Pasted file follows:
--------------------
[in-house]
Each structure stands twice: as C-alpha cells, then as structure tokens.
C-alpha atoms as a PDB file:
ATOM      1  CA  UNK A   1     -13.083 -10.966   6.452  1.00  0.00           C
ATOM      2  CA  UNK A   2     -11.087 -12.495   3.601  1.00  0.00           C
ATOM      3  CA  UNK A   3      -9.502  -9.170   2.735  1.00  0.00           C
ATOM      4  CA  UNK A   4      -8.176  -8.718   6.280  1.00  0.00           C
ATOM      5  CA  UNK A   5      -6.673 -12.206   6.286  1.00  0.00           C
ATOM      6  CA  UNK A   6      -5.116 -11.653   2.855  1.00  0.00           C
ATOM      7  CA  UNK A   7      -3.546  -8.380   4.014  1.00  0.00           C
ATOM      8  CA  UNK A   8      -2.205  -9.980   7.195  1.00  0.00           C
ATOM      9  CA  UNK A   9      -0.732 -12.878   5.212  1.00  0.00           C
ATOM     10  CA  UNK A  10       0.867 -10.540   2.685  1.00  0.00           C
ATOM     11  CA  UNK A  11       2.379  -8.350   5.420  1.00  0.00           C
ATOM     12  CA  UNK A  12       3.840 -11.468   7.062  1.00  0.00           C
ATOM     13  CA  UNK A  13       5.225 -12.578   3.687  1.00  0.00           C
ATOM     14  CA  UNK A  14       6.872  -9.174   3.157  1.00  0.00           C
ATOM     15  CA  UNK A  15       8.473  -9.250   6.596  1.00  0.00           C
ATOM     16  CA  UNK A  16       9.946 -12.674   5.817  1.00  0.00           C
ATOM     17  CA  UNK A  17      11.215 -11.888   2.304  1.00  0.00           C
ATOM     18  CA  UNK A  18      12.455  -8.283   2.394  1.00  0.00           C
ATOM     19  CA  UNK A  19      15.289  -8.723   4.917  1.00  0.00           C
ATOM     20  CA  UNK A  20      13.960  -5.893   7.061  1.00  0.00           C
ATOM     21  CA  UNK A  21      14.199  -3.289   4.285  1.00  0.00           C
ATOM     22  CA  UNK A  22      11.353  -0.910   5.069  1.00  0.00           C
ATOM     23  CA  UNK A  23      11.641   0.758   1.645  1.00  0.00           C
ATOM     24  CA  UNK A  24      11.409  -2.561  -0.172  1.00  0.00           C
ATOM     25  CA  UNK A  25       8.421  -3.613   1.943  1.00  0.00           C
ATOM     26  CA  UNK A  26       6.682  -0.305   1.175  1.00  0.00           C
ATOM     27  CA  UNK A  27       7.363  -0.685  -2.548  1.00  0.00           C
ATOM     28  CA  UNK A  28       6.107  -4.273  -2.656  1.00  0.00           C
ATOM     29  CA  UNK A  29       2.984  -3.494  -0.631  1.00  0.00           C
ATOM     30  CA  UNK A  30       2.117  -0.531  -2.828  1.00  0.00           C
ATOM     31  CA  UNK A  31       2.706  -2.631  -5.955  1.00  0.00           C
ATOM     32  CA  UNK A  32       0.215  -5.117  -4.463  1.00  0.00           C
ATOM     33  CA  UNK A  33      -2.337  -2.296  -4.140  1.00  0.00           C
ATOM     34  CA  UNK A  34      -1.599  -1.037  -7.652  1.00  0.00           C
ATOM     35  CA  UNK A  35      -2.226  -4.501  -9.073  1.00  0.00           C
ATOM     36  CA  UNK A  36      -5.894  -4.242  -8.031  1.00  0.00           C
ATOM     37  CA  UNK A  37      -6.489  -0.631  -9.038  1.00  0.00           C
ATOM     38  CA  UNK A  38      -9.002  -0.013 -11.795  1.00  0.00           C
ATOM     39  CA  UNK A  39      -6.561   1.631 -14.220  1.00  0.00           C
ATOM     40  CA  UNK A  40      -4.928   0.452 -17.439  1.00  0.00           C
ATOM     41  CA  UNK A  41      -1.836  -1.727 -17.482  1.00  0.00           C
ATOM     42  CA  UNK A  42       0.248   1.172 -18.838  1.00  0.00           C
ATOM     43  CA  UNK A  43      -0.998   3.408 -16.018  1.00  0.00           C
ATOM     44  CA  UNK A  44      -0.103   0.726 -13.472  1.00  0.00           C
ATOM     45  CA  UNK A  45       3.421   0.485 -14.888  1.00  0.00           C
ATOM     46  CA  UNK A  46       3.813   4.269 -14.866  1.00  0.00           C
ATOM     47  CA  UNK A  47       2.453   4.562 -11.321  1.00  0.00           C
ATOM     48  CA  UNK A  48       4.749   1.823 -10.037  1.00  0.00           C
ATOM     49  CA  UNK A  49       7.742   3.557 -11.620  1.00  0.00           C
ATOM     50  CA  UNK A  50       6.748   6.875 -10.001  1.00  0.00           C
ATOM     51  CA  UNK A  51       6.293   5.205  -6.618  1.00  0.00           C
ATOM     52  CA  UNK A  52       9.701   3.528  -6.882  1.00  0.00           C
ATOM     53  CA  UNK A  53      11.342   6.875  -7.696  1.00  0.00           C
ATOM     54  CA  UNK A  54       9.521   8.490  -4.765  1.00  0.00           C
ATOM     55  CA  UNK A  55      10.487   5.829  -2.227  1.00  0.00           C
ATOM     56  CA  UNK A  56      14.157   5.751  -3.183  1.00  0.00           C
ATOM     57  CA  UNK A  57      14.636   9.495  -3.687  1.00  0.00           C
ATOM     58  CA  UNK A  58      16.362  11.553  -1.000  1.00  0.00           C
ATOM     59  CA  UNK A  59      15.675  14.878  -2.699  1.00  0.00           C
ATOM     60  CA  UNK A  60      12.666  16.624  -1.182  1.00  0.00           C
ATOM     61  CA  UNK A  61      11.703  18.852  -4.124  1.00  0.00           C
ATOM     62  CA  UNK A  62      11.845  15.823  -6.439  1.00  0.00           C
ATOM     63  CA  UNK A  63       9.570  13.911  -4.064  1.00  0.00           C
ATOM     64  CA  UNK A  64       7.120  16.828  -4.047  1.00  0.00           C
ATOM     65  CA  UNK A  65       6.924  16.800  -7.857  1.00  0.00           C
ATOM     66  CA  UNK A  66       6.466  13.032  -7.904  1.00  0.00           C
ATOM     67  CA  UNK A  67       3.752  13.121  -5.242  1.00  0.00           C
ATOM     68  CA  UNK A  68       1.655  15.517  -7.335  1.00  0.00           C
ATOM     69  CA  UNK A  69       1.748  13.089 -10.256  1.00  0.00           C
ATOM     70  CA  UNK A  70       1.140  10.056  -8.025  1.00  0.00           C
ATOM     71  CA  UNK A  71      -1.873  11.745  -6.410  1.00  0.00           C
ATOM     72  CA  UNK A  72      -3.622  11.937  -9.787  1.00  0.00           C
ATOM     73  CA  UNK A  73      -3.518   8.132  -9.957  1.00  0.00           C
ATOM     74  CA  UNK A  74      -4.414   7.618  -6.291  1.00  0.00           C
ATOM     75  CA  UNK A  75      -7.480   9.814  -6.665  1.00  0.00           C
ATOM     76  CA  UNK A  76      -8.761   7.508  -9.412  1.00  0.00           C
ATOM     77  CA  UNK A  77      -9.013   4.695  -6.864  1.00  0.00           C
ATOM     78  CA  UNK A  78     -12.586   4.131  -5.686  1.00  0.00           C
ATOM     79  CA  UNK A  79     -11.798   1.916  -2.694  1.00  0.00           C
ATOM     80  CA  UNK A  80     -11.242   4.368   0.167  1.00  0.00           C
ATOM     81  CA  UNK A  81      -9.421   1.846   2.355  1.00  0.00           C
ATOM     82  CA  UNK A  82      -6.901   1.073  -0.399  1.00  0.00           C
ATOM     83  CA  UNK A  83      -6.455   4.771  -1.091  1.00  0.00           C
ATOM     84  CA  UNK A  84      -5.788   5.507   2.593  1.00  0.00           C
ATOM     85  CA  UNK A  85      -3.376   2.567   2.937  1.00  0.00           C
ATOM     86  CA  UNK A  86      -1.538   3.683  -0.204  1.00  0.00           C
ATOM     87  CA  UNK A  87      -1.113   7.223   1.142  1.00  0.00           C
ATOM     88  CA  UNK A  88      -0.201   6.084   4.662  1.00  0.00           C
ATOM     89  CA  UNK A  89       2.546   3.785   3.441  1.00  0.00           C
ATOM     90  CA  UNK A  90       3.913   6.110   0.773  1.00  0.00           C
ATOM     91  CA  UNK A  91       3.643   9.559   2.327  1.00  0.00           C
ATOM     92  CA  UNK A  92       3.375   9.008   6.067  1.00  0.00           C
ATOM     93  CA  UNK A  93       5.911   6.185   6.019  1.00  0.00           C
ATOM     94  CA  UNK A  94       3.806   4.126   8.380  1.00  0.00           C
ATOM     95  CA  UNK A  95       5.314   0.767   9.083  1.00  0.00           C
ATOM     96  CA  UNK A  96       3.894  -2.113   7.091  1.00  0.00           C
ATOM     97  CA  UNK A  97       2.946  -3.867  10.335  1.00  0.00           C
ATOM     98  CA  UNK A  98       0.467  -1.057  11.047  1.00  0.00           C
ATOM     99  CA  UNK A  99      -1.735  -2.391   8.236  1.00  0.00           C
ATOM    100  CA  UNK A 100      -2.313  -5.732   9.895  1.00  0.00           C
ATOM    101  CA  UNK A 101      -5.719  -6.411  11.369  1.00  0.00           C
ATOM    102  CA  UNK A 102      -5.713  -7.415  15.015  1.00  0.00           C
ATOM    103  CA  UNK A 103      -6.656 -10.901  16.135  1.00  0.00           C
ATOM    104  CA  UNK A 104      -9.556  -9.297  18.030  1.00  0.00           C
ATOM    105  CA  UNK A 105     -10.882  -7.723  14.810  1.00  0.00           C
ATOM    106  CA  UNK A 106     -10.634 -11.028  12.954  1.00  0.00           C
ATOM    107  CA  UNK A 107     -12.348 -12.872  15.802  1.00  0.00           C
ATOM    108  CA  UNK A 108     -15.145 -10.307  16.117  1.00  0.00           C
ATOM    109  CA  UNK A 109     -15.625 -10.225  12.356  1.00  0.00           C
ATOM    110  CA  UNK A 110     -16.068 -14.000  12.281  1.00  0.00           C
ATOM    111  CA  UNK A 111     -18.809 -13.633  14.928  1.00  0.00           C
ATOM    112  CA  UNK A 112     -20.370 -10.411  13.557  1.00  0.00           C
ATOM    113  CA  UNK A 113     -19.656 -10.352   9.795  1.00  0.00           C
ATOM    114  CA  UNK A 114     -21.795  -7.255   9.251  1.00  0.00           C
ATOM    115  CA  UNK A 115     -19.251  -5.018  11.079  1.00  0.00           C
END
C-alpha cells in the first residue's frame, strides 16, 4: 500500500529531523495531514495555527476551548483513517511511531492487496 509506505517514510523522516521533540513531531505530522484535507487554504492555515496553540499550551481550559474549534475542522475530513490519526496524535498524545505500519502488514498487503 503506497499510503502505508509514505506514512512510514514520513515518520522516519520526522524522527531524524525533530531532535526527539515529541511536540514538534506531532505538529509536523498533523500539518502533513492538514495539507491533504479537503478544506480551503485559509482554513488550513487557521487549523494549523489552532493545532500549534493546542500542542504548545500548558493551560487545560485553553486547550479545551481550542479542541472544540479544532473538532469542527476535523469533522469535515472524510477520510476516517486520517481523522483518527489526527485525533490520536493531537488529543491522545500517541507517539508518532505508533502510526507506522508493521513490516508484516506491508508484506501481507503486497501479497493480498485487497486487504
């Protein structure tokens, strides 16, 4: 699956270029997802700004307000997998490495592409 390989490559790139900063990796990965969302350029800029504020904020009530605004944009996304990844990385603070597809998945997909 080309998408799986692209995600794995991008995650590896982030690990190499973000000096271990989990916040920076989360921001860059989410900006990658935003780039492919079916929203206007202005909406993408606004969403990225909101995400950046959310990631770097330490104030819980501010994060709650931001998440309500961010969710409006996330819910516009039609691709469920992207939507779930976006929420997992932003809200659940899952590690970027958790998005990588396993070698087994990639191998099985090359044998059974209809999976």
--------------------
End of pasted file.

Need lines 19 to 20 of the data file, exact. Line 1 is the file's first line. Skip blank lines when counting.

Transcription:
ATOM     16  CA  UNK A  16       9.946 -12.674   5.817  1.00  0.00           C
ATOM     17  CA  UNK A  17      11.215 -11.888   2.304  1.00  0.00           C